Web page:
After watching the U.S. Presidential debates, it’s clear the country could really use a non-combative way to discuss issues and disseminate information. Sites like Procon.org do this for national issues, ranging from legalizing marijuana to illegal immigration, but sometimes the most heated political discussions happen on the local scene. Instead of relying on fact-checking websites, the University of Washington started the Living Voters Guide, a site dedicated educating voters on issues and referendums in Washington state.
The site is set up like a pro/con list, with issues and referendums clearly defined and pros and cons from users on either side. It’s an open discussion about the issues in the state’s political system that gives voters a clear idea of their fellow citizen’s views, without all ( or at least most) of the bickering. And here’s the coolest part: voters can request to have statements on the user-generated pro/con lists fact checked by librarians from the Seattle Public Library System within 48 hours.
Not Fact-Checkers, Fact Finders
To get the facts straight, librarians at the Seattle Public Library use the typical tools of their trade: news articles, scholarly research, policy analyses and the Washington State Voters guide. Bo Kinney, Special Collections Librarian, says that a lot of this information is freely available to anyone online, but it may be buried within a lengthy article or report. “We are skilled at finding and evaluating the exact information that is most useful to answer a specific question.”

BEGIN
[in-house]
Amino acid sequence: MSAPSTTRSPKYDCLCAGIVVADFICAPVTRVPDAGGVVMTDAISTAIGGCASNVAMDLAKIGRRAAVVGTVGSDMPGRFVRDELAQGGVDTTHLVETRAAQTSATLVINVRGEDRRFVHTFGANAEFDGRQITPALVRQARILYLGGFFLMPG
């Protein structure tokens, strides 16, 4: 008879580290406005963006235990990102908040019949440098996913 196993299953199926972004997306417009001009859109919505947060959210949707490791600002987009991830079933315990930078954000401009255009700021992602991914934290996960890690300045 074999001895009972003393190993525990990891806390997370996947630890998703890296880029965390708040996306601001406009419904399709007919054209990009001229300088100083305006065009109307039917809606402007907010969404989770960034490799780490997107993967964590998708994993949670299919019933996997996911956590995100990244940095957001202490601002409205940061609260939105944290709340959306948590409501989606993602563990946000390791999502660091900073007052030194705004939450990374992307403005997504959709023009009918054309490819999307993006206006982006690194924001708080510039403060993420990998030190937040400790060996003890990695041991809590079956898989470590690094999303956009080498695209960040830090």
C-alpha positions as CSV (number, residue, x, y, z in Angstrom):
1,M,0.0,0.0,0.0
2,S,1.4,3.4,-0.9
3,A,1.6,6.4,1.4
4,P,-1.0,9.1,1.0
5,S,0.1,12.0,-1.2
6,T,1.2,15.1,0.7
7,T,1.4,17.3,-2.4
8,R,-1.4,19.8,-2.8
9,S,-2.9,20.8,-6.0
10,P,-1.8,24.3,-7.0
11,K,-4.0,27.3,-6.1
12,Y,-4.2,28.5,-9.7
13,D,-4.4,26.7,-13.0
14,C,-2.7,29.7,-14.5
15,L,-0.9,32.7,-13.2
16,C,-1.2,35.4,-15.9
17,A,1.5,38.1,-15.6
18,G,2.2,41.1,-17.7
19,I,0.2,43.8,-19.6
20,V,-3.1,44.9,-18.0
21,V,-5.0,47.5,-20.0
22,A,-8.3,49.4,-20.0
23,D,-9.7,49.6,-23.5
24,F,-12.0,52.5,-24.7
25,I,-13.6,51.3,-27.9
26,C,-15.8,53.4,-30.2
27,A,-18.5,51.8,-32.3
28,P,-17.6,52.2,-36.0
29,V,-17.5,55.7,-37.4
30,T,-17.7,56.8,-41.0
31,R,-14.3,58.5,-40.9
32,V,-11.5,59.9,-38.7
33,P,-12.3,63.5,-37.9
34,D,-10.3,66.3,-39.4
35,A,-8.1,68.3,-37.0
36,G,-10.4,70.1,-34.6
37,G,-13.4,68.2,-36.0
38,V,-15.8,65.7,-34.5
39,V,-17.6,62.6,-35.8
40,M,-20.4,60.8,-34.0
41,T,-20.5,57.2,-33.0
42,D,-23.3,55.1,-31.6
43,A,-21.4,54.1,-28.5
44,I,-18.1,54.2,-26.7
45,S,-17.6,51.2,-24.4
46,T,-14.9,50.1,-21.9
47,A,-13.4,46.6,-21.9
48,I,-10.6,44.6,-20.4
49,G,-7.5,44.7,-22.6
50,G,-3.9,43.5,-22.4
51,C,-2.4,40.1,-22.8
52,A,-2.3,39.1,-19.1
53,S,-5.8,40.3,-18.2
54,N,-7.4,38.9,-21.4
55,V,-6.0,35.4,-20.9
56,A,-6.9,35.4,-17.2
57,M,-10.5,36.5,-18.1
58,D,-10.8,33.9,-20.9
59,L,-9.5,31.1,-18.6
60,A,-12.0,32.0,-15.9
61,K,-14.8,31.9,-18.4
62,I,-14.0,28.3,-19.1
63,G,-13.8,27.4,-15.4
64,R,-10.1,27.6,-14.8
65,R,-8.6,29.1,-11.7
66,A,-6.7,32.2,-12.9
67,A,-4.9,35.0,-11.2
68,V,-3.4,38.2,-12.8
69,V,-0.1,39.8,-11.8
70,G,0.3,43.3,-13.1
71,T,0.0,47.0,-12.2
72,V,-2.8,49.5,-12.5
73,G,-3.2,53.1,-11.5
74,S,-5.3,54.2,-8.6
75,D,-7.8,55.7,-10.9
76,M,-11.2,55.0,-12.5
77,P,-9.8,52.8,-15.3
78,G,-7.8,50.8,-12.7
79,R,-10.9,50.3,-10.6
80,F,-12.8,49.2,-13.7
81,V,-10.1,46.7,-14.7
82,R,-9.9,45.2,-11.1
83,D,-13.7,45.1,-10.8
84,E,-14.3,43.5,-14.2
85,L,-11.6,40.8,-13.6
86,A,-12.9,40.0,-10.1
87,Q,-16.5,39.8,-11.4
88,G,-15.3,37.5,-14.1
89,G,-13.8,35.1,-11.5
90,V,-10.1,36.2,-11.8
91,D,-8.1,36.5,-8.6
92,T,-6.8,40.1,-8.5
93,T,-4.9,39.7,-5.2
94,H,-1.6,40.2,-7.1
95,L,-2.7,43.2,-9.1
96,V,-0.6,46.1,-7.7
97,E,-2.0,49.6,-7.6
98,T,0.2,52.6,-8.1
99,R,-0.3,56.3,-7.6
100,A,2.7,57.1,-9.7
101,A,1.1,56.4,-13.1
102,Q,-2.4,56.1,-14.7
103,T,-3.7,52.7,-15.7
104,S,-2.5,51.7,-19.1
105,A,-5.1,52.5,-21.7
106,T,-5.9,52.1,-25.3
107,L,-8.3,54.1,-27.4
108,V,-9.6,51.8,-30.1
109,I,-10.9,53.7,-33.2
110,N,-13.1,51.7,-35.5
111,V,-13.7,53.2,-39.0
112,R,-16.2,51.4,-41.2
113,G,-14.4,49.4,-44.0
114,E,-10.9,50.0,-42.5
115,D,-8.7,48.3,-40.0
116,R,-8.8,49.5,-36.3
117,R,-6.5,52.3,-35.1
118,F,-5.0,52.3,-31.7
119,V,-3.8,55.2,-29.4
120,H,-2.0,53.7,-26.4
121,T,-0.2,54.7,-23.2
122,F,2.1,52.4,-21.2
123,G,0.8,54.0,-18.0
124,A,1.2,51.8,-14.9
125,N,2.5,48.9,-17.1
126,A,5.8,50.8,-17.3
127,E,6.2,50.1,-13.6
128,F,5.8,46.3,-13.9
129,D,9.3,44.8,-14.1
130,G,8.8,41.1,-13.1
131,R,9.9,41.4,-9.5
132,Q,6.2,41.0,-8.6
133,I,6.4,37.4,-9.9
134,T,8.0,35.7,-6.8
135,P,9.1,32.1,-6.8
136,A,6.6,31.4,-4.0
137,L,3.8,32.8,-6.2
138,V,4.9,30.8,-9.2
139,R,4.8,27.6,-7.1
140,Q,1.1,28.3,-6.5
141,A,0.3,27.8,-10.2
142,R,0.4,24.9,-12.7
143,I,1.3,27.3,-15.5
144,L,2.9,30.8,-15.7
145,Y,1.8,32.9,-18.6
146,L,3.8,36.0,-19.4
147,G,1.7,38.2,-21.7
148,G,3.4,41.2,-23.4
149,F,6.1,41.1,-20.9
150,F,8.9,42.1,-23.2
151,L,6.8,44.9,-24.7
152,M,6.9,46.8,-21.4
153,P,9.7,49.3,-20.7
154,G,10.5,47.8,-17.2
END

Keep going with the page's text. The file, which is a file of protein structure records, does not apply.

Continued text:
However, it might not be entirely accurate to call the librarians on the site “fact-checkers.” They are more like on-call information finders. The system set in place at the Living Voters Guide is guided by the people that use it. They ask for topics brought up by others to be fact-checked and the librarians respond with direct research from a reliable source. Fact-checkers do this, too, but can sometimes be guided by entities that have a vested interest in their fact-finding results.
Kinney admits, though, that there are some questions the librarians aren’t qualified to answer. These are usually ones that require legal research or are based on hypothetical or opinion-based claims. In those cases, librarians will point to research materials that might hold answers, and they can spotlight facts within opinions.
“We’re not the final word on what is the truth,” Kinney says. “In fact, we expect that users may add additional information beyond what we are able to find. But we think that our efforts will help support informed discussion of political issues.”
This election year is the first time the service will be offered on the site and will carry over to the California edition in collaboration with the University of Southern California and the University of California, Berkeley.
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